Obama’s legacy of war

President Barack Obama, who came to office promising to end his predecessor George W Bush's wars in Iraq and Afghanistan, this week ensured that he too will leave his successor a legacy of war. In his televised address from the State Room of the White House on Wednesday evening, Mr Obama stressed that his planned military campaign against Islamic extremists in Iraq and Syria would be nothing like those earlier wars. There would, he promised, be no large-scale deployment of United States forces on the ground as in Iraq and Afghanistan. Instead, as in Yemen and Somalia, US action would be confined to air strikes and small-scale covert action on the ground by special forces. The US would, he said, be joined by a broad coalition of partners, including a number of Arab states – although Iraqis and Kurds were the only allies he identified by name.

Mr Obama is a reluctant warrior and Wednesday’s speech was one he would clearly have preferred not to have made. Since the beheading of two American journalists by militants from the self-styled Islamic State, also known as Isis, US public opinion has moved dramatically behind military action. Two weeks ago, the president admitted he still did not yet have a strategy for dealing with Isis in Syria, although the US has already launched more than 150 air strikes against the group in Iraq.

Since then, the White House has come under pressure to act, not only from Republican hawks like Senator John McCain but even from liberal Democrats such as Minnesota's Al Franken. Mr Obama announced on Wednesday that he will not hesitate to take action against Isis in Syria as well as Iraq and he called on Congress to authorise more resources to train and equip "moderate" Syrian rebels who are fighting the regime of Bashar al-Assad.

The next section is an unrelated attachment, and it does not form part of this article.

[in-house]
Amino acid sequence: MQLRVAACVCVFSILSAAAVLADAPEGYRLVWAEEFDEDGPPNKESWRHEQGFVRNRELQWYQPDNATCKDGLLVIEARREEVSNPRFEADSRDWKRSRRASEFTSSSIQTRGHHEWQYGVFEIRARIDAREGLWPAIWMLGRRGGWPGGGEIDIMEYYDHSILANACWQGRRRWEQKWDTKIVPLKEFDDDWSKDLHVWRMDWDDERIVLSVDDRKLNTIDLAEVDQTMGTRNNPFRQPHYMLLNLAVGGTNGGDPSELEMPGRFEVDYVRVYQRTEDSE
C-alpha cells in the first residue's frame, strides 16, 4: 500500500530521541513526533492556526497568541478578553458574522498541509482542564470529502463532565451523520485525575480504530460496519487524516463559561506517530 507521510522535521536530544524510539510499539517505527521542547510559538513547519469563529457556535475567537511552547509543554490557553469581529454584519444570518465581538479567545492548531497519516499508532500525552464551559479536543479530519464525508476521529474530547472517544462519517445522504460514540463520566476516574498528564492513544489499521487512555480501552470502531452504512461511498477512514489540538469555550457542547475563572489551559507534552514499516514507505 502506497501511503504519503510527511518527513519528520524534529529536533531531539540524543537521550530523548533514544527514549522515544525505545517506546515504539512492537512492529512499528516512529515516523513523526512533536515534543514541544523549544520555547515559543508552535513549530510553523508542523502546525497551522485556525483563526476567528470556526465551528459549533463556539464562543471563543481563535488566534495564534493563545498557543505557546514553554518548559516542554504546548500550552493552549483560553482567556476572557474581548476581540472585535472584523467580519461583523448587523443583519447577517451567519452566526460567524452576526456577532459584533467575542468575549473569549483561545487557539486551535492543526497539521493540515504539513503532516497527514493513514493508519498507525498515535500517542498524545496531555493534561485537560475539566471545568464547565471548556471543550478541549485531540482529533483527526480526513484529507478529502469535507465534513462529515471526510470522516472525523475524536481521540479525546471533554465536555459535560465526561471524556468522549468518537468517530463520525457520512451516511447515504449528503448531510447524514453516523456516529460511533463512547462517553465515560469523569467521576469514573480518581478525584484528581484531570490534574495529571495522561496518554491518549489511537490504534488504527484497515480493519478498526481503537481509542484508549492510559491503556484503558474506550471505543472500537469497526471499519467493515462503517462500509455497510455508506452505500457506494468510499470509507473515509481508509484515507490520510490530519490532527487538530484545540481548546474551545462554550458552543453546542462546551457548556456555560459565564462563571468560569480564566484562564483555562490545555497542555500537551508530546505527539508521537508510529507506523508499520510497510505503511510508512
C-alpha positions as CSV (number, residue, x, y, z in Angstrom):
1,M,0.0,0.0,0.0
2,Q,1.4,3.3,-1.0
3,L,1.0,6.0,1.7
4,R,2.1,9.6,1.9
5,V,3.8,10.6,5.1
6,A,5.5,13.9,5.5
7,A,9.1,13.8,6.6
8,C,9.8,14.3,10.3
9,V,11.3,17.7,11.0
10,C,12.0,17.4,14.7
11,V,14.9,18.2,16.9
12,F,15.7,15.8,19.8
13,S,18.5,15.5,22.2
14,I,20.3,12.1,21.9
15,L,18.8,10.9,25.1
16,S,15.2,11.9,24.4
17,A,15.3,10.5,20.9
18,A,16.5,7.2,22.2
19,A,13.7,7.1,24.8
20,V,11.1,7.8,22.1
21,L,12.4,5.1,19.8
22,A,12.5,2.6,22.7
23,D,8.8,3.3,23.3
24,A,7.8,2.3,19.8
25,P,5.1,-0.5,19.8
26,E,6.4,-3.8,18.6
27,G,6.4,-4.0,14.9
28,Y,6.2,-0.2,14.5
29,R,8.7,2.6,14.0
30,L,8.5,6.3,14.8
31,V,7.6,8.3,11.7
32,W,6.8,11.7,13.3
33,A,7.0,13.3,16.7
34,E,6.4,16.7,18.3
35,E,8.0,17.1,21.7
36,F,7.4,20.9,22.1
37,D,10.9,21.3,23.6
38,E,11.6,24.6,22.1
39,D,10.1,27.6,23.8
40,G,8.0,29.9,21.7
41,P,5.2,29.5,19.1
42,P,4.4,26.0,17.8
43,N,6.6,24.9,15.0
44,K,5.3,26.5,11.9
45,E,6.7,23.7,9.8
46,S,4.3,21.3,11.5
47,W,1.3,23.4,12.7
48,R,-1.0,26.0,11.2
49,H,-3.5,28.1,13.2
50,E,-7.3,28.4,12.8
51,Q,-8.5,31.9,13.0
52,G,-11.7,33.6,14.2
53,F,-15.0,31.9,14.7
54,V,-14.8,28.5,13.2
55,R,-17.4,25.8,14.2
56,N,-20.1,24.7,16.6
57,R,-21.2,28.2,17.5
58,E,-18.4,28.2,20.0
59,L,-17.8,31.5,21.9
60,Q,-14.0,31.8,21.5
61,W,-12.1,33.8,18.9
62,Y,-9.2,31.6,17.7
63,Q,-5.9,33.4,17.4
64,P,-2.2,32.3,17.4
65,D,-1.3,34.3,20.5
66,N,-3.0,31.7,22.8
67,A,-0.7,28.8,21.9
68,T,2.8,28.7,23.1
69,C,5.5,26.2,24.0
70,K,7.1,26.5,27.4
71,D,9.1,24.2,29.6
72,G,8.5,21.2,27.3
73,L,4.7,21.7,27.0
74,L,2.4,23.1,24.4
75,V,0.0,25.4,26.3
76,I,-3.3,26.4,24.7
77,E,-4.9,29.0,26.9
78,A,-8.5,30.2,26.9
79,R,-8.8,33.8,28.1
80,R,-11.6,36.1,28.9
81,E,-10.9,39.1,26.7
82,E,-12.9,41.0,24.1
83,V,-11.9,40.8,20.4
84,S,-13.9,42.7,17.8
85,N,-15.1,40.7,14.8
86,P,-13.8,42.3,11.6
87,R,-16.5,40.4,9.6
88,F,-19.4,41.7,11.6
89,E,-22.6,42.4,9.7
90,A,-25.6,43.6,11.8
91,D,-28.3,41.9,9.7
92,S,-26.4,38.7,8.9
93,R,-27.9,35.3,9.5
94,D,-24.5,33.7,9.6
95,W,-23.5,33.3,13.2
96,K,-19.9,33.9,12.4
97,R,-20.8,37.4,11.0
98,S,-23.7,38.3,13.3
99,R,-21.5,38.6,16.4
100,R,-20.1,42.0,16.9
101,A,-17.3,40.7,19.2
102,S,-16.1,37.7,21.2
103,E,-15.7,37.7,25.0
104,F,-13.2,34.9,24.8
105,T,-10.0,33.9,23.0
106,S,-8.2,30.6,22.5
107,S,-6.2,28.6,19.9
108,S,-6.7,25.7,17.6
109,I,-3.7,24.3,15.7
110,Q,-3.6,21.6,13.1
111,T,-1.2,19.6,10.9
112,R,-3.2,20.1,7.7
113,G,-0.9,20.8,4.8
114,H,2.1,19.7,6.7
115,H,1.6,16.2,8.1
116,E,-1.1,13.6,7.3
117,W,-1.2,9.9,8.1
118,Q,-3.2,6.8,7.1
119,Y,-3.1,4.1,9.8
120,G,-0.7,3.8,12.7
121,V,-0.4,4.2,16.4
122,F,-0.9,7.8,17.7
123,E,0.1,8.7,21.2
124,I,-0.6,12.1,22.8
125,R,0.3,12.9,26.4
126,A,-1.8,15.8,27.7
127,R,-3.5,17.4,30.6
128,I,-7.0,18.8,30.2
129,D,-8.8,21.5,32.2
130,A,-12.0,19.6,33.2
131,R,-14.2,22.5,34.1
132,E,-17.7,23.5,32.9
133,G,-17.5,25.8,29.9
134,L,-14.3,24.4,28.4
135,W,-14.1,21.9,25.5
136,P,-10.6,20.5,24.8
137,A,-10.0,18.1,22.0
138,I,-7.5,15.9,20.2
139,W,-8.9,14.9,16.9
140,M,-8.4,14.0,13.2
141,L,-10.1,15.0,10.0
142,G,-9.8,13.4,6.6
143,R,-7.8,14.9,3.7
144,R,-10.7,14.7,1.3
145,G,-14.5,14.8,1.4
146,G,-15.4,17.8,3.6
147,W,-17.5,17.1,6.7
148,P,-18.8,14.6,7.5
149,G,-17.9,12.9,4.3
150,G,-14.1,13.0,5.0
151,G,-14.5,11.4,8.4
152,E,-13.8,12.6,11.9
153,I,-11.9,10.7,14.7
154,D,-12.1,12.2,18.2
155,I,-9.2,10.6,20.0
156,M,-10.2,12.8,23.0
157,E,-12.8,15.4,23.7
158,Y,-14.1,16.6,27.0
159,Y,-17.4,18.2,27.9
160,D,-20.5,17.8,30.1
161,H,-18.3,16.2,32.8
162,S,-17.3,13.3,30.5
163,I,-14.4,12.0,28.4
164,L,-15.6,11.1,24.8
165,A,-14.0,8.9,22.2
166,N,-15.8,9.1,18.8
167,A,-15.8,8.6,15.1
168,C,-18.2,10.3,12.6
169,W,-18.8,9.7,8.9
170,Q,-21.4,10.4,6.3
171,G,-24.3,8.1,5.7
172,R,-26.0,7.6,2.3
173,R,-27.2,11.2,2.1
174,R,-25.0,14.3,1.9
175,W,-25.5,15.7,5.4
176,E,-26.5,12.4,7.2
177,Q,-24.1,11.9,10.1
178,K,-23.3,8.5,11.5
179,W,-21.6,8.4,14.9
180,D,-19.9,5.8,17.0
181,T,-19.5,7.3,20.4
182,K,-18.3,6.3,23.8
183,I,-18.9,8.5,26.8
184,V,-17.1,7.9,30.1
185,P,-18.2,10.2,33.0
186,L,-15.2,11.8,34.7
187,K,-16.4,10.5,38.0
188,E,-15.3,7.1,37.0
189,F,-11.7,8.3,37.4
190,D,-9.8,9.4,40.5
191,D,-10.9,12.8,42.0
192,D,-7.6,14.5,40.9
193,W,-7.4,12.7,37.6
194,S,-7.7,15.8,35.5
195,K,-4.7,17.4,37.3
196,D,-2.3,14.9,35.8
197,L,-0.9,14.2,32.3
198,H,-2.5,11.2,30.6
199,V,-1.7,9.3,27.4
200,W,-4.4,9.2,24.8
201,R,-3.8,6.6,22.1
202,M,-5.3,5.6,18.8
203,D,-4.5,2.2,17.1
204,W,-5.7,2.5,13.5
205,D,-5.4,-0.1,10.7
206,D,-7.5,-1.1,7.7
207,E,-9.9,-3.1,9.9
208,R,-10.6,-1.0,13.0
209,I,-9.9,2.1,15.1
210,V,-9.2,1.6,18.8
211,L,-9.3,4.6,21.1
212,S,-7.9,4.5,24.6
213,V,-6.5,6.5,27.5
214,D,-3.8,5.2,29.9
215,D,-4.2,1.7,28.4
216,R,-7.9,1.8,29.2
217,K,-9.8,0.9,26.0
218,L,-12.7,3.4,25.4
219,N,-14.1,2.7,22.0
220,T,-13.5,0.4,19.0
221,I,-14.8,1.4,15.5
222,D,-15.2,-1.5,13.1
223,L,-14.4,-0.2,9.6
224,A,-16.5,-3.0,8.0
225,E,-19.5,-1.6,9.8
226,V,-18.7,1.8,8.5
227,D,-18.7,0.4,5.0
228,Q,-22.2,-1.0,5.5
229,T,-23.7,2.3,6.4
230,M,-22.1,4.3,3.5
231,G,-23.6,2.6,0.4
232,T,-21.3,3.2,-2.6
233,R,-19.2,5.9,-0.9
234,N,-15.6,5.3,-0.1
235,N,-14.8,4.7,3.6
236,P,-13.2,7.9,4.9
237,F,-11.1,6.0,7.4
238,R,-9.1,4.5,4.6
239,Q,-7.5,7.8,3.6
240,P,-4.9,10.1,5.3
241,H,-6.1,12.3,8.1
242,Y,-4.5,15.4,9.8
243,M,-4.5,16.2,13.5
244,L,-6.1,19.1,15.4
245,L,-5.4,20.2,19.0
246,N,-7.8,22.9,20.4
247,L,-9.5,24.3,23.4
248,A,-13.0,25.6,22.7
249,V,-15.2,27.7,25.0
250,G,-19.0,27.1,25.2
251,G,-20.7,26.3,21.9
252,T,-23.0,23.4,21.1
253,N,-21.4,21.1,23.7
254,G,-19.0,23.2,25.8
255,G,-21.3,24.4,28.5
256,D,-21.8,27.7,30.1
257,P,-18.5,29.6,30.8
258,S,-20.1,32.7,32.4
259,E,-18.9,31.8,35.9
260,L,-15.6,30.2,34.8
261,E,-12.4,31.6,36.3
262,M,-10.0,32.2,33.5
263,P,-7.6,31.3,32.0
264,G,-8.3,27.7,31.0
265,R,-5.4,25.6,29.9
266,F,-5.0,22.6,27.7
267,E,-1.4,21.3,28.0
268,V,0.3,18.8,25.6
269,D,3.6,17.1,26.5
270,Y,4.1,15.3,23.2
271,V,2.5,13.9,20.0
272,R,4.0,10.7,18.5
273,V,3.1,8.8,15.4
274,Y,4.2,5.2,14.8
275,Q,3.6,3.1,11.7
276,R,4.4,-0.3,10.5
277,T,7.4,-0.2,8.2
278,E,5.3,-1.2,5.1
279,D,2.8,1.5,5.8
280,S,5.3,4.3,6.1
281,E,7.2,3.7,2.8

Last month, Mr Obama dismissed as “a fantasy” the idea that arming the moderate, non-Islamist Syrian opposition “made up of former doctors, farmers, pharmacists and so forth” would have tipped the balance against Assad. Most of the rival Syrian opposition groups to Isis are themselves jihadis, as the more secular Free Syrian Army (FSA) all but collapsed last year. Some reports from Syria suggest that the FSA may now be in the process of being revived under US guidance. The president avoided setting a date for the start of any military action inside Syria, however, and emphasised the need for a political solution to the Syrian crisis.


Military action by the US and its allies offers only part of the answer to the murderous militants of Isis, who have exploited Sunni grievances in both Iraq and Syria. The new government in Baghdad must prove that it is truly inclusive and a political settlement must be found in Syria if Mr Obama’s latest initiative is not to become America’s next, fruitless military adventure in the Middle East.